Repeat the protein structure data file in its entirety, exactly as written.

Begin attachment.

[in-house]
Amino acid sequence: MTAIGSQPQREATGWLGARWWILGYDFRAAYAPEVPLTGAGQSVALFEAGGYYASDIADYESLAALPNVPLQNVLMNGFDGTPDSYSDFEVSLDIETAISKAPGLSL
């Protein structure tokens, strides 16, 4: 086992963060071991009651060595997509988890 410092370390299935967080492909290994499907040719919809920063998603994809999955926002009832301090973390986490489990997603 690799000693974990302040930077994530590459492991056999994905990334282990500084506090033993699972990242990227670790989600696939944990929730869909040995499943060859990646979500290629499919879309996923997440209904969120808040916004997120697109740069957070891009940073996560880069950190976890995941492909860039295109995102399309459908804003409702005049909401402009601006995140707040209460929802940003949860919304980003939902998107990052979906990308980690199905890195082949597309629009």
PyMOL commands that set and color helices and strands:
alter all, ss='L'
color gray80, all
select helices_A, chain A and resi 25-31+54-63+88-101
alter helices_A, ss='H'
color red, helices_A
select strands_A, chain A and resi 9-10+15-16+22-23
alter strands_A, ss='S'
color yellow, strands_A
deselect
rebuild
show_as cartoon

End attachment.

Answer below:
[in-house]
Amino acid sequence: MTAIGSQPQREATGWLGARWWILGYDFRAAYAPEVPLTGAGQSVALFEAGGYYASDIADYESLAALPNVPLQNVLMNGFDGTPDSYSDFEVSLDIETAISKAPGLSL
């Protein structure tokens, strides 16, 4: 086992963060071991009651060595997509988890 410092370390299935967080492909290994499907040719919809920063998603994809999955926002009832301090973390986490489990997603 690799000693974990302040930077994530590459492991056999994905990334282990500084506090033993699972990242990227670790989600696939944990929730869909040995499943060859990646979500290629499919879309996923997440209904969120808040916004997120697109740069957070891009940073996560880069950190976890995941492909860039295109995102399309459908804003409702005049909401402009601006995140707040209460929802940003949860919304980003939902998107990052979906990308980690199905890195082949597309629009």
PyMOL commands that set and color helices and strands:
alter all, ss='L'
color gray80, all
select helices_A, chain A and resi 25-31+54-63+88-101
alter helices_A, ss='H'
color red, helices_A
select strands_A, chain A and resi 9-10+15-16+22-23
alter strands_A, ss='S'
color yellow, strands_A
deselect
rebuild
show_as cartoon